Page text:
Emacs-lisp is a pretty functional language for managing Emacs and automating complex tasks within it, particularly to do with text processing. It’s probably not wise to use it for more general programming or analytical tasks, but every now and then (when I need to procrastinate, mostly) I get carried away.
A few years ago I was reading Peter Hedstrom’s book, Dissecting the Social, and realised his Desires-Believes-Acts model (a kind of cellular automaton) would be easy enough to implement. More recently, I noticed that Emacs’ tools for displaying simple games like Tetris (do “M-x tetris”) would permit a clean display.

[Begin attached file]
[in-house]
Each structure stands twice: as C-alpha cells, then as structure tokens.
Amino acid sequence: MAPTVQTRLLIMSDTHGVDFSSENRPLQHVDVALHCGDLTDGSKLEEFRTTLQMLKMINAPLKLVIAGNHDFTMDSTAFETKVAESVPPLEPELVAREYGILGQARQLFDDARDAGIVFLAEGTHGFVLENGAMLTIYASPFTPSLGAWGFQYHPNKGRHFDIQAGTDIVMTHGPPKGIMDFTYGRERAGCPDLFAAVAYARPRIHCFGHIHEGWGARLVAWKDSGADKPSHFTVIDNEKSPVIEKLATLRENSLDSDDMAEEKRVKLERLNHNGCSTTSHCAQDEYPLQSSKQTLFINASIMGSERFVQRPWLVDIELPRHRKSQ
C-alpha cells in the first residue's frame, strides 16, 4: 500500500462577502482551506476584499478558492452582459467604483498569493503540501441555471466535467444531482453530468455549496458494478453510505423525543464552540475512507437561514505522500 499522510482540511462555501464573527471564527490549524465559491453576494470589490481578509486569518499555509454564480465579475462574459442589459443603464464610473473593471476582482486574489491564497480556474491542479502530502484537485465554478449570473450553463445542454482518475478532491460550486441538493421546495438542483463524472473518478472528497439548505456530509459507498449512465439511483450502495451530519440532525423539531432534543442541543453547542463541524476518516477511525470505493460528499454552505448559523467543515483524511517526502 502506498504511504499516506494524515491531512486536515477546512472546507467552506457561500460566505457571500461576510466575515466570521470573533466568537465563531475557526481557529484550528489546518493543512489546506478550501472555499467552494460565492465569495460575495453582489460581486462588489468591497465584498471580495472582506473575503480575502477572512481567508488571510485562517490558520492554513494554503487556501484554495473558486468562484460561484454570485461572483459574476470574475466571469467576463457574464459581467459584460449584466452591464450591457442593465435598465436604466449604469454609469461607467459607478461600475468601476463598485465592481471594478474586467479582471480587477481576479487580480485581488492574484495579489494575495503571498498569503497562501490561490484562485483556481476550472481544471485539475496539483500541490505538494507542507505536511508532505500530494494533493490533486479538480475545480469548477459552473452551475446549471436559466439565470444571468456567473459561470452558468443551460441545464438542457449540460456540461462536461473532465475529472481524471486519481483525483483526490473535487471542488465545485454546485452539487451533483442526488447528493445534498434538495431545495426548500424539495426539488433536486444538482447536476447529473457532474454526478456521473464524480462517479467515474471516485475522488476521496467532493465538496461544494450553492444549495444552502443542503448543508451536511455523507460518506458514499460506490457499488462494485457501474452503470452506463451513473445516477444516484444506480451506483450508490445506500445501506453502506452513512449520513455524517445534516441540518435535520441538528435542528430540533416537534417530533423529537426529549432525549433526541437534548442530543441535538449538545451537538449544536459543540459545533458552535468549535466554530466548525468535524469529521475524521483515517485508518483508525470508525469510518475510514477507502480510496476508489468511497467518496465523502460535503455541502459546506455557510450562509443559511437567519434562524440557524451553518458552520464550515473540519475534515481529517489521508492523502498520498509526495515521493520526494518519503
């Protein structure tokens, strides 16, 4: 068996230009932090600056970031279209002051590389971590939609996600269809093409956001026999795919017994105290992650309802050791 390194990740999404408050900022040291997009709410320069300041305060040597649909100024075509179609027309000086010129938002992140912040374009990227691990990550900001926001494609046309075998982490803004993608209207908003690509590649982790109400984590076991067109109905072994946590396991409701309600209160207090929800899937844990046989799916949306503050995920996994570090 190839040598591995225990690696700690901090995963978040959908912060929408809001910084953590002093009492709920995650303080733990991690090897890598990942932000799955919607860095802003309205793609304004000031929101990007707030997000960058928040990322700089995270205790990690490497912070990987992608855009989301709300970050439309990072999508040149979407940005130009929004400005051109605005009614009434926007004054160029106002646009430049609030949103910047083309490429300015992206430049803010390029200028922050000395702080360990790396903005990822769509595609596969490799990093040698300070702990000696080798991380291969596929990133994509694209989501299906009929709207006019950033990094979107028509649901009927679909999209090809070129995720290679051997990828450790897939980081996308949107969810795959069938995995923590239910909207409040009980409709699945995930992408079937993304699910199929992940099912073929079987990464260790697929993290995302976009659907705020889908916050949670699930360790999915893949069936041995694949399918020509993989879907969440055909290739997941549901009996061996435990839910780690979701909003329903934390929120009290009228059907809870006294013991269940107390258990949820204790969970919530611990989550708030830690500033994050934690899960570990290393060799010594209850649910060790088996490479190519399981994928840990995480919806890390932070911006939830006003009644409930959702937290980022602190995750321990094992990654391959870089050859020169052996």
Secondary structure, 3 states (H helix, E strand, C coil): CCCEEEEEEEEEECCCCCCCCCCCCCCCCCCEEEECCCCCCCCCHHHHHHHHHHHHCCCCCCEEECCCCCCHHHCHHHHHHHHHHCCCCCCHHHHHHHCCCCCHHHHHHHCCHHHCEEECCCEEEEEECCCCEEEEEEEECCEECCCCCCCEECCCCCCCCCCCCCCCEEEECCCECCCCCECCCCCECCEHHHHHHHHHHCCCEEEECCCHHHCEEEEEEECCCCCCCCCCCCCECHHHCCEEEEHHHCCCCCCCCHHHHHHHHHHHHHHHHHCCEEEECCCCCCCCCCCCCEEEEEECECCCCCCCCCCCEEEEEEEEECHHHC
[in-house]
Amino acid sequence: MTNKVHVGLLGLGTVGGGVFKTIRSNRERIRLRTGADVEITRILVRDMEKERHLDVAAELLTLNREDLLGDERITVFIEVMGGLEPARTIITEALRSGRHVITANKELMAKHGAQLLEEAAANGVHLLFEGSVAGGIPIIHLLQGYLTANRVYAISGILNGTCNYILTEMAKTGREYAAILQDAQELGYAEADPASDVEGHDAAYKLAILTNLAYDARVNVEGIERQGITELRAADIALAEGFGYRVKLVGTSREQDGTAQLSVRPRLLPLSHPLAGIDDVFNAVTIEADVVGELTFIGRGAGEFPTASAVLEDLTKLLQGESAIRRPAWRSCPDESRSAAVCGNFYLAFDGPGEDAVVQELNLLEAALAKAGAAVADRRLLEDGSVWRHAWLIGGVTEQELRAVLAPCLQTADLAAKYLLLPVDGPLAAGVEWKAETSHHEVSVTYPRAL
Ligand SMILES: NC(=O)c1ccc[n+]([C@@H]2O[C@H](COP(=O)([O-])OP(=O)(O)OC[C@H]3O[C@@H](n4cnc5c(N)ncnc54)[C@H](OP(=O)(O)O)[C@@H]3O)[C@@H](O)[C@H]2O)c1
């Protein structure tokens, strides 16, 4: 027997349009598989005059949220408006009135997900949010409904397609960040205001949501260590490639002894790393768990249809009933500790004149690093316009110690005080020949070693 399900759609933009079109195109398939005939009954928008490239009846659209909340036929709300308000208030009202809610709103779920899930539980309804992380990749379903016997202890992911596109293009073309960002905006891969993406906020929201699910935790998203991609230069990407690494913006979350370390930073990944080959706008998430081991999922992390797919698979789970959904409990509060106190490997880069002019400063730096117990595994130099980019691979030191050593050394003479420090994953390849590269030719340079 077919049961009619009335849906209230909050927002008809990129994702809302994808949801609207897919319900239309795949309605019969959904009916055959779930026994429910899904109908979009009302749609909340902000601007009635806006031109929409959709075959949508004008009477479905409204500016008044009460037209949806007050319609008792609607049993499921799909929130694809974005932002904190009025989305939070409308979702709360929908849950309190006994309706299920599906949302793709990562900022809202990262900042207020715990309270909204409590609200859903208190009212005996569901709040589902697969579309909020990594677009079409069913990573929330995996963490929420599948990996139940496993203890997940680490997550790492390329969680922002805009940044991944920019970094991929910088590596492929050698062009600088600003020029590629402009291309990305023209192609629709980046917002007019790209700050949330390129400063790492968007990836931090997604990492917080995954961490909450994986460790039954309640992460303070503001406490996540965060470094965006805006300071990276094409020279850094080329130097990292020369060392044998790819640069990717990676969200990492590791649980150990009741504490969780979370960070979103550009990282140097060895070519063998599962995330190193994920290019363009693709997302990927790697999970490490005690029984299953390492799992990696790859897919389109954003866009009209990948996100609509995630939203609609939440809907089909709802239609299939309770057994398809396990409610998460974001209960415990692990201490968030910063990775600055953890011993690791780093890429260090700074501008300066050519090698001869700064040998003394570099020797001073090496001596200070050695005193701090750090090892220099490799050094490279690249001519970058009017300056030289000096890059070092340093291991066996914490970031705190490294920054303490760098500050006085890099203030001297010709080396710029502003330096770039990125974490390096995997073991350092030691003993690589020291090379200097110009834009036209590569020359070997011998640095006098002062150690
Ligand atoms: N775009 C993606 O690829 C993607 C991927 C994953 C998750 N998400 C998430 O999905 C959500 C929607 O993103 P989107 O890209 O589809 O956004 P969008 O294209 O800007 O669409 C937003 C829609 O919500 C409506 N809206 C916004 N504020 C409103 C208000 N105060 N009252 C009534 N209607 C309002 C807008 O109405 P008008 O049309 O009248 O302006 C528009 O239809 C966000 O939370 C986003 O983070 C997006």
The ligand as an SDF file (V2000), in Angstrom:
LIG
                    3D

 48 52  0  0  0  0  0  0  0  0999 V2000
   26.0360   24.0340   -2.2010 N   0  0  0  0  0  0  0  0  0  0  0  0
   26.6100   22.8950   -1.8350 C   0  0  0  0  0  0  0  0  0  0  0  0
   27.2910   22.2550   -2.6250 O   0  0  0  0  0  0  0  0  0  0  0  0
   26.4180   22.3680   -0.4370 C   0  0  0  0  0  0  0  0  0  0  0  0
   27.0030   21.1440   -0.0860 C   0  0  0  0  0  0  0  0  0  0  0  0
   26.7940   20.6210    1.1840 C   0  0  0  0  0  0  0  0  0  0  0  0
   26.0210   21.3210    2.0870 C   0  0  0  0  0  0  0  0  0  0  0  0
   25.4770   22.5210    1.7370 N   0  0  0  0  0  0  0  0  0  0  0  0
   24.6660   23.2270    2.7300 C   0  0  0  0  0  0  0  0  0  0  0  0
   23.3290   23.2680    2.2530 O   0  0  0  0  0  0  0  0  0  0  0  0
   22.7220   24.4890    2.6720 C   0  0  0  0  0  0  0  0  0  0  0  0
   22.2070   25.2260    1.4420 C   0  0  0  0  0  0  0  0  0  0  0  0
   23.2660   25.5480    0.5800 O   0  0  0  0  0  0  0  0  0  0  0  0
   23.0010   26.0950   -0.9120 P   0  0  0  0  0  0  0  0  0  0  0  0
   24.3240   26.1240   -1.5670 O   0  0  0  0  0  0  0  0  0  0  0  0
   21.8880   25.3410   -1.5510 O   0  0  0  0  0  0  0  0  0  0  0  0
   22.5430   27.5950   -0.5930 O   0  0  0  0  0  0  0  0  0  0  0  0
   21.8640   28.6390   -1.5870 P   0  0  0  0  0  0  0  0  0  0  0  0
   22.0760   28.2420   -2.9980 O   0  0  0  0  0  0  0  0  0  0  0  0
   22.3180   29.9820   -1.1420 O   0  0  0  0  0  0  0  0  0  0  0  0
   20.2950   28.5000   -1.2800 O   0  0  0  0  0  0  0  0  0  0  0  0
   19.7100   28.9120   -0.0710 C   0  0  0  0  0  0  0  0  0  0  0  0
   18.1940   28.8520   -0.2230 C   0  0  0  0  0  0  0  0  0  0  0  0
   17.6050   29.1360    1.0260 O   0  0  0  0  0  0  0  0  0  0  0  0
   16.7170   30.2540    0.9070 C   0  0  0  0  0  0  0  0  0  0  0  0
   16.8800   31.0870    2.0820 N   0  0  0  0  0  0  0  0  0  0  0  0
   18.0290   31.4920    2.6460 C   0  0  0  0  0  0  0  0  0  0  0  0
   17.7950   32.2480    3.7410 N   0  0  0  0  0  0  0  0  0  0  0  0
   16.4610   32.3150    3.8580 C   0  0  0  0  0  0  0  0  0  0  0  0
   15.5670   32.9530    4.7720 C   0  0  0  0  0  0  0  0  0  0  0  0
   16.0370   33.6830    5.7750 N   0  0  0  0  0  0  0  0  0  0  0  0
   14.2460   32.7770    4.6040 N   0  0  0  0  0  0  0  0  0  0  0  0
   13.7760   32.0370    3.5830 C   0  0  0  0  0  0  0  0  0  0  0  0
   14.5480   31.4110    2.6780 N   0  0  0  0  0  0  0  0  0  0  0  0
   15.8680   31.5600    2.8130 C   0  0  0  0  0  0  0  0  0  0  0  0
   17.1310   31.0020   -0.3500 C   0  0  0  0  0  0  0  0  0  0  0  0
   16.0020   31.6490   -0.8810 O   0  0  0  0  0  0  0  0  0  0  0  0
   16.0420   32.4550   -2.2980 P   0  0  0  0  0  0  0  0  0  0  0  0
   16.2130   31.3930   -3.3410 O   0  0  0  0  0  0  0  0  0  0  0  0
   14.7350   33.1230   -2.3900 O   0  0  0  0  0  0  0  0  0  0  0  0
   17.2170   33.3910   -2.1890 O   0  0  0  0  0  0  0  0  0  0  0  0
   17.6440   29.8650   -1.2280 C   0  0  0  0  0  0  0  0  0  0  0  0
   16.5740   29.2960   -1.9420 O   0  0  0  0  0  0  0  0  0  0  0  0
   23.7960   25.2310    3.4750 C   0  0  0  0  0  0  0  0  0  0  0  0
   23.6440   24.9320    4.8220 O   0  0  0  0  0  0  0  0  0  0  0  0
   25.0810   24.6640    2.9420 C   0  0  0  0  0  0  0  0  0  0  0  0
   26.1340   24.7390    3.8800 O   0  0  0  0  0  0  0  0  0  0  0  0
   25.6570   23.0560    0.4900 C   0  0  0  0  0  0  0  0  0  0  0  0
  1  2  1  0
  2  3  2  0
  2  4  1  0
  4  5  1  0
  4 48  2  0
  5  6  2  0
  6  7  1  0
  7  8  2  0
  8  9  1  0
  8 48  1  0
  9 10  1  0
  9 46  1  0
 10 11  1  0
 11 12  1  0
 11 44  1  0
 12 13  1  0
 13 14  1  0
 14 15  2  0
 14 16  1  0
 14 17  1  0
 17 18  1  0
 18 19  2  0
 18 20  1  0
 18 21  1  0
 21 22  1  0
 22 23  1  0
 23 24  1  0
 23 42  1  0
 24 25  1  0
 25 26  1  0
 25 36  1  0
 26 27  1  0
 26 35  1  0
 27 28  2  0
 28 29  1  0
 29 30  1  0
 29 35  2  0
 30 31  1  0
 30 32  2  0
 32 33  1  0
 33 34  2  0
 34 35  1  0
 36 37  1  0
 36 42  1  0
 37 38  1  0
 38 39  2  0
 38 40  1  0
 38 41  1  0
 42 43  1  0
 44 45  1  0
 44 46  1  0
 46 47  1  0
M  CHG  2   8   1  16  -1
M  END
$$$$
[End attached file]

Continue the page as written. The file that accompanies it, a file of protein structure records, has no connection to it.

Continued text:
In Hedstrom’s model, every cell in a grid may desire an outcome, and may believe they are able to achieve it. If they do both, they act. Belief and desire depend on the beliefs and desires of your neighbours. Generally, even starting from random and low distributions of belief and desire, within a number of iterations stable configurations emerge, with systematic segregation; often everyone acts in the end but sometime stable oscillating systems emerge.